Leveraging ergonomics in the PV industry

Making ergonomic changes can have multiple benefits to the PV industry — reducing/preventing injuries, increasing morale, reducing turnover, and increasing productivity — that can provide tangible contributions to the bottom line, explains Jessica Ellison from EORM.

by Jessica Ellison, Environmental and Occupational Risk Management

December 21, 2009 – As the photovoltaic (PV) industry expands and large-scale capital equipment is introduced to support the market, it is increasingly important to evaluate how similar industries have incorporated ergonomics into all aspects of their R&D and manufacturing processes.

Ergonomics, which by definition is the science of designing the job, equipment, and workplace to fit the worker), assists suppliers and end-users in avoiding injury/illness and ensuring that employees have the potential to work at their full capacity. Despite significant automation of processes, proactive companies will gain significant benefit in examining each step of the PV process: introduction of raw materials into the manufacturing environment, operation of production tools, preventive and corrective maintenance, offloading and packaging product, and installing the final product(s) in the field to minimize the potential for ergonomic hazards.

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Jessica Ellison, senior EHS consultant, EORM

The greatest opportunity to implement changes that will reduce ergonomic hazards is in the design phase of the project, including both the design of the actual end-product and the design of the machines that will manufacture it. When changes are made at this point, the cost is typically only a few hours of redesign time — vs. weeks of redesign, retooling, and many times replacement of equipment once the machine is actually on the production floor. When implemented reactively, solutions may not be as well integrated and it may be more difficult to eliminate the risks.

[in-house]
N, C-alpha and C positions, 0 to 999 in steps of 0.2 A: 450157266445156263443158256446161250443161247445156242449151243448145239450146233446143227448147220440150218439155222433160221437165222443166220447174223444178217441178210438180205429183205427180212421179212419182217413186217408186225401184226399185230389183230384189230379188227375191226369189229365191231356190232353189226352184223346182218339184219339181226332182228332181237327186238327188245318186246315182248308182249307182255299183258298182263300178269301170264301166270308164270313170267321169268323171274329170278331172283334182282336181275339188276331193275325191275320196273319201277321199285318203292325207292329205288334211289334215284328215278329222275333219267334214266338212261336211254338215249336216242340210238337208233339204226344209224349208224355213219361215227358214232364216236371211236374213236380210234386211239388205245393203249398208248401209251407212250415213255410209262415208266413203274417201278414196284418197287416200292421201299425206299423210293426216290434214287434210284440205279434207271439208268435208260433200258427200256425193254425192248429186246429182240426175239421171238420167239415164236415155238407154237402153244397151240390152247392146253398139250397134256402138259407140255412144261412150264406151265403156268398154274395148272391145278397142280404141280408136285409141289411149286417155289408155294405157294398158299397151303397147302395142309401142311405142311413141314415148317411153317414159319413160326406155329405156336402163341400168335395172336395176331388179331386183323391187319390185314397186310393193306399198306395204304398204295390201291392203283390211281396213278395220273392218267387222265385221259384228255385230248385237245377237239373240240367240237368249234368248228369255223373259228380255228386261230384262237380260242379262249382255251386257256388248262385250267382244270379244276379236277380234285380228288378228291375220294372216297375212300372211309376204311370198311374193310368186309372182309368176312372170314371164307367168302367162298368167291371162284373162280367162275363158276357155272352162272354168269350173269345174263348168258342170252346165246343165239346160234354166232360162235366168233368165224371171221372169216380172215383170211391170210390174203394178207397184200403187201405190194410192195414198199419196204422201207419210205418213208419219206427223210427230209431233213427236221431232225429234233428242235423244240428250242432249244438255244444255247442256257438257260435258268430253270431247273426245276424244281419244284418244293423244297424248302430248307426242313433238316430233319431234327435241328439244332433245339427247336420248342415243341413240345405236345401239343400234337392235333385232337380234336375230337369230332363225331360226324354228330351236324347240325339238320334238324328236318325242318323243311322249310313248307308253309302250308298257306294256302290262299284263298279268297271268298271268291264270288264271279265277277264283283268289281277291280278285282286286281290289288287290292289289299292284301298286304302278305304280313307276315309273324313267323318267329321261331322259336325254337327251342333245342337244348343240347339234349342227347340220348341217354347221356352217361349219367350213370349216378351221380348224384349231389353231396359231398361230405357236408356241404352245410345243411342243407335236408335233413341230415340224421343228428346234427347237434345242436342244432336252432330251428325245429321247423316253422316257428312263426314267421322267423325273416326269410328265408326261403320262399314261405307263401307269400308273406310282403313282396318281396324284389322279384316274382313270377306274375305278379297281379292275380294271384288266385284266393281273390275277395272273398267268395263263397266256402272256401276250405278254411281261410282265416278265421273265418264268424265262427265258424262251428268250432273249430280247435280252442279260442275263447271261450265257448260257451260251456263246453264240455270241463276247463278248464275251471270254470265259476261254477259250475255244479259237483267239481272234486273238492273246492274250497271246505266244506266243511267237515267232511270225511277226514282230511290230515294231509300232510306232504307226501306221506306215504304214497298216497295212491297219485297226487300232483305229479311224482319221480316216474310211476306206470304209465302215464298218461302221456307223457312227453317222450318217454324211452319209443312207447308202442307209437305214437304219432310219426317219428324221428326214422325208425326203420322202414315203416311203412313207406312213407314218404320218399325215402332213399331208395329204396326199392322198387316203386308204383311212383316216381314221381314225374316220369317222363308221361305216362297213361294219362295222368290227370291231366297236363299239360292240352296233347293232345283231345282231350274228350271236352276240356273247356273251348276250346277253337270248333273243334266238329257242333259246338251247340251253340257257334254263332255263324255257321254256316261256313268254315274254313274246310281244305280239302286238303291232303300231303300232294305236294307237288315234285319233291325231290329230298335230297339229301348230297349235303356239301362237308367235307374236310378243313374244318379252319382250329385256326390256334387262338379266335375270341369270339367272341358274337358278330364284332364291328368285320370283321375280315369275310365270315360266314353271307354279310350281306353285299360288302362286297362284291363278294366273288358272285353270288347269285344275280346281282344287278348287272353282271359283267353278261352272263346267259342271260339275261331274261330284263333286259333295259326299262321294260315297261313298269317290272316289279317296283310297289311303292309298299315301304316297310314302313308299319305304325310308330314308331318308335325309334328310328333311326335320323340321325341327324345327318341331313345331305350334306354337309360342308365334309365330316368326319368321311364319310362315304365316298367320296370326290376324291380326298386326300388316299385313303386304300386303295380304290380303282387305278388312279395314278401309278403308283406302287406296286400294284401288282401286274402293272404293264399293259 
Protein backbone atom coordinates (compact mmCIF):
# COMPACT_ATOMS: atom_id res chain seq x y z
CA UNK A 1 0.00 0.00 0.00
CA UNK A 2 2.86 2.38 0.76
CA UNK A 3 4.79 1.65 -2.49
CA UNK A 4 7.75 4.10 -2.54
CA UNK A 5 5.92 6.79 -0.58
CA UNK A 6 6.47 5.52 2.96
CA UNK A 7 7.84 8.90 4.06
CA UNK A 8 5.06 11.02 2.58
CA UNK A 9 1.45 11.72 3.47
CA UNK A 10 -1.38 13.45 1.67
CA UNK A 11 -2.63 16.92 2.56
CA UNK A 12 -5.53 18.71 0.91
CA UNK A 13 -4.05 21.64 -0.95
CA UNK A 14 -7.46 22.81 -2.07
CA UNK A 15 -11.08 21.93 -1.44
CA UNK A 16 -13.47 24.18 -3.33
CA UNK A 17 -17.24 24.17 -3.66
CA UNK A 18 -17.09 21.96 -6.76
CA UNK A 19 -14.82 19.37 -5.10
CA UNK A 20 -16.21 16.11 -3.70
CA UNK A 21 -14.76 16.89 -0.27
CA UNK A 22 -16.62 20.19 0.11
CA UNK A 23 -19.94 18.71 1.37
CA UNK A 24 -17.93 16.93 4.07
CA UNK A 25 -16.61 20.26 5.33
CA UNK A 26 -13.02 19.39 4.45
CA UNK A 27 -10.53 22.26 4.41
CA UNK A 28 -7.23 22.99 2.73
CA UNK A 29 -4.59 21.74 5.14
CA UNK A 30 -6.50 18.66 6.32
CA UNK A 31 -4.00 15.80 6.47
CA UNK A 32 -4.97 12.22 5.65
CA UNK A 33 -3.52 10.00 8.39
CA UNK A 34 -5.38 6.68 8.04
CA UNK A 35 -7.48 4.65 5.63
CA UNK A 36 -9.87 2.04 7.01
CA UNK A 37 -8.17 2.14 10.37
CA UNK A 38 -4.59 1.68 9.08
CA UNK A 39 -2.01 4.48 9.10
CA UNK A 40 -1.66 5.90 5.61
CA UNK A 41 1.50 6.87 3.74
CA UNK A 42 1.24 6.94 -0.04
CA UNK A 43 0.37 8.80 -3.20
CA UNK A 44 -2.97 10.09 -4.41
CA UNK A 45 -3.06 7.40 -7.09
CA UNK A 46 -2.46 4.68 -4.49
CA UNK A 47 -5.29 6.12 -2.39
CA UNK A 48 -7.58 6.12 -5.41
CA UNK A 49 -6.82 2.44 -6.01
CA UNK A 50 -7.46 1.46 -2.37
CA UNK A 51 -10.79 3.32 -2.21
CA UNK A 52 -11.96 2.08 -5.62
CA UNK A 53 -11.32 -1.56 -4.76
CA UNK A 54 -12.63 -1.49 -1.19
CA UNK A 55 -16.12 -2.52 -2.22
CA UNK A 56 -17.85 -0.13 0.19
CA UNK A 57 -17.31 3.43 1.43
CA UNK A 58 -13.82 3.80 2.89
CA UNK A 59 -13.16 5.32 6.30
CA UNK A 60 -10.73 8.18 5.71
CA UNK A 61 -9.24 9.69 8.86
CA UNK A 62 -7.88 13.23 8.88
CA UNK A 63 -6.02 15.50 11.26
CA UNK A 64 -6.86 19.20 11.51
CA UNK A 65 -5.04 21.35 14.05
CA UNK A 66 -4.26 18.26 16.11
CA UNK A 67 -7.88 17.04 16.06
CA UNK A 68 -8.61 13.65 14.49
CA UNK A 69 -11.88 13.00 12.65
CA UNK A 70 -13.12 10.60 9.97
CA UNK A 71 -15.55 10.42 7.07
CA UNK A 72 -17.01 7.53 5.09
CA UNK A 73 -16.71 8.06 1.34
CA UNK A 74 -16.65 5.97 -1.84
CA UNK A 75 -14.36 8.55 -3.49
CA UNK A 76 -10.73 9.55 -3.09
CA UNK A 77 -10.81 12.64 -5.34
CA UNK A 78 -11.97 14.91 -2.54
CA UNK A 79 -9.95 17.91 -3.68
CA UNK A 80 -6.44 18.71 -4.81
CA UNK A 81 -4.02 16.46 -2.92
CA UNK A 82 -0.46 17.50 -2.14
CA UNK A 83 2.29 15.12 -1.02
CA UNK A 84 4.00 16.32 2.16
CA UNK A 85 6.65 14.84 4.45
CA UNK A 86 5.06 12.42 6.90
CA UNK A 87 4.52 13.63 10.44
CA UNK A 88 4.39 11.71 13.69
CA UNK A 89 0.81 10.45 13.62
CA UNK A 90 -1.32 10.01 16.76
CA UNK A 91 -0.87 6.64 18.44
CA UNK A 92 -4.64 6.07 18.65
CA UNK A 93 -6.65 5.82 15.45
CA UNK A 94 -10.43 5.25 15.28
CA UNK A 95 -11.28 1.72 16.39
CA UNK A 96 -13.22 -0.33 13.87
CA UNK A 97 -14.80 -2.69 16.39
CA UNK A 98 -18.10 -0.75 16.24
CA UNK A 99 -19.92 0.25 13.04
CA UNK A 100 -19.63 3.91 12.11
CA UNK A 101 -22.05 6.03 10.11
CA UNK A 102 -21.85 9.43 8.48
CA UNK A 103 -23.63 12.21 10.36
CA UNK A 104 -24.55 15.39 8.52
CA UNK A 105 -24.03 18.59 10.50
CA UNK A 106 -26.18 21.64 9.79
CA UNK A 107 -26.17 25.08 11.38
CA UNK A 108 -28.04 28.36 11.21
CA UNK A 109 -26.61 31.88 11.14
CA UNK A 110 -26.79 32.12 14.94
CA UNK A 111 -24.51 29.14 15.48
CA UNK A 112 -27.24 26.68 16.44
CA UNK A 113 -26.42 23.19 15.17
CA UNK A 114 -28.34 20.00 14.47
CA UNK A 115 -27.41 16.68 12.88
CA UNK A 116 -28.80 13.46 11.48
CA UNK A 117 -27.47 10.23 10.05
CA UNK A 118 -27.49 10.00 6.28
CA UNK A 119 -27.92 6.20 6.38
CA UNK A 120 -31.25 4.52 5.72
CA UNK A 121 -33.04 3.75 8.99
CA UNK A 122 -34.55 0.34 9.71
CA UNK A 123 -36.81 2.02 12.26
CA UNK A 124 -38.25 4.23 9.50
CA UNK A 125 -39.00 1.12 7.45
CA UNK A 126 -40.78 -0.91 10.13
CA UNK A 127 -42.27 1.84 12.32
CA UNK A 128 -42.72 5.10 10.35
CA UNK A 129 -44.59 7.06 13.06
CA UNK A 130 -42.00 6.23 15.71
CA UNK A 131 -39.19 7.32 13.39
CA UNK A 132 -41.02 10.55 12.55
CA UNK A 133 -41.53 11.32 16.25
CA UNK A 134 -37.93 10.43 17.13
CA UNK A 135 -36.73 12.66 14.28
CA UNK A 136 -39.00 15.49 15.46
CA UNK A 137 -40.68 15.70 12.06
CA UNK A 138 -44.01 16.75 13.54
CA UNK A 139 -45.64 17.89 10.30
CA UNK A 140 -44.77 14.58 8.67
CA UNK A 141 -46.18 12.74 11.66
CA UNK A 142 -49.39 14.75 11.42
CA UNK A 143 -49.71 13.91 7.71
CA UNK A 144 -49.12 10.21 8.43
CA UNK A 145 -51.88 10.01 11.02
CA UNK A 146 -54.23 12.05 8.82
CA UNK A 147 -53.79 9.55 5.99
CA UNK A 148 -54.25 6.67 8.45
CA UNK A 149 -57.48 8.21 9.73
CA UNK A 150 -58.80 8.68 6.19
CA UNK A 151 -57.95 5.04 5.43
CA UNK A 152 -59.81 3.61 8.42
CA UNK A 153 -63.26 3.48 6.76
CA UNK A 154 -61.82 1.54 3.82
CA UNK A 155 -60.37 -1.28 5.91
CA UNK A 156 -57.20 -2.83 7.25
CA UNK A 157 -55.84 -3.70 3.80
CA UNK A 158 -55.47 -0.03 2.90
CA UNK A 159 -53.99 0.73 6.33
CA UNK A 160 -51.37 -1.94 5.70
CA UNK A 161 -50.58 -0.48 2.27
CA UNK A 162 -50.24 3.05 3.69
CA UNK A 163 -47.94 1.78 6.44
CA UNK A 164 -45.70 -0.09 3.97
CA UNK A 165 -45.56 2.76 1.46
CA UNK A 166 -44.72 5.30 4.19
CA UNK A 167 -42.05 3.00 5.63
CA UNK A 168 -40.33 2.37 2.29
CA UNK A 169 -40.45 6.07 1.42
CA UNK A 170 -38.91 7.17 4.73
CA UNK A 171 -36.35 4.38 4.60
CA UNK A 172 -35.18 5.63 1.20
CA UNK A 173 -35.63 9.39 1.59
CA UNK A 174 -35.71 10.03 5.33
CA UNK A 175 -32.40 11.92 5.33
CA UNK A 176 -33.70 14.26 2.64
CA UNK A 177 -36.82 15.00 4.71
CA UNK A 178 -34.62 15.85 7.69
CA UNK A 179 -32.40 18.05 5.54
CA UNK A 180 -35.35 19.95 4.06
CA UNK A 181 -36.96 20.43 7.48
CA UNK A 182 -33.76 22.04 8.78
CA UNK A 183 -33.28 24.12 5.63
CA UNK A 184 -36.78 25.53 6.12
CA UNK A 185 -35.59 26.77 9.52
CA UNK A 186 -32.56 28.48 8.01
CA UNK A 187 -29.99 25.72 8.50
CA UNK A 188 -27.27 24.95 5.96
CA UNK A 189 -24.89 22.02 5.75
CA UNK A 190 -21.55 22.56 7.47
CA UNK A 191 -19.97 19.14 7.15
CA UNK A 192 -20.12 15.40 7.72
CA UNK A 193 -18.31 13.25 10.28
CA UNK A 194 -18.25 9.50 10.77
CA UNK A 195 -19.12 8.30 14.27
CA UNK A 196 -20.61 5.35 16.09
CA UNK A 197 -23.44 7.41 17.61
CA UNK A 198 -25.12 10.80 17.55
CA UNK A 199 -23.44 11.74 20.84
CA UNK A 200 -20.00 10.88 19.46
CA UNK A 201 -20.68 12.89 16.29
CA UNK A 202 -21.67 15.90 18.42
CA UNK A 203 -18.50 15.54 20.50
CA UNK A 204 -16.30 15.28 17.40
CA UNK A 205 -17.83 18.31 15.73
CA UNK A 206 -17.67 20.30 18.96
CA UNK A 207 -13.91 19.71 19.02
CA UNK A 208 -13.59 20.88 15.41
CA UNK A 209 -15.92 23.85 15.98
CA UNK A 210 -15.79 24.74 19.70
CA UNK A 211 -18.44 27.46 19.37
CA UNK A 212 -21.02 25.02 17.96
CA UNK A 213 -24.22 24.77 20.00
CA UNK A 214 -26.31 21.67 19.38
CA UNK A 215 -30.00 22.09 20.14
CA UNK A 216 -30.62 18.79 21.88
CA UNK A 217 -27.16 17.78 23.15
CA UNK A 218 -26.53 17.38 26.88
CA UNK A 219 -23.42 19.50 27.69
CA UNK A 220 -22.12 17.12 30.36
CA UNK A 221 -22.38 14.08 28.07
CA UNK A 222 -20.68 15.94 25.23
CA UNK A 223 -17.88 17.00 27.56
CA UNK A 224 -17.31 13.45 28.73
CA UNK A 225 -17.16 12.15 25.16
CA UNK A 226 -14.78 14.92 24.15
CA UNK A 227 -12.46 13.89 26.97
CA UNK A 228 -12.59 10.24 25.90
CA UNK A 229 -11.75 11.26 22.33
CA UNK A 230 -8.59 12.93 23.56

With that caveat, changes can still be made after a process is in place. Once an operation is running, it may be evident that there are areas where there are bottle necks, complaints, or high turnover. These are all places where ergonomics can be used to make improvements.

The semiconductor industry has created a guideline that can be used by all designers of manufacturing equipment: reference SEMI S8-0308 (“Safety Guidelines For Ergonomics Engineering of Semiconductor Manufacturing Equipment”), which outlines reach and distance tables that would allow user operation of the machines with low ergonomic risk. Some key guidelines:

  • Limit reaches to 9 inches where possible, and do not exceed 13 inches.
  • If lifting an object, keep the height of the coupling point of the object to 35-40 inches from the floor.
  • For monitoring areas, keep the tops of the monitors to eye height if possible, and no higher than 55 inches from the floor for a seated workstation.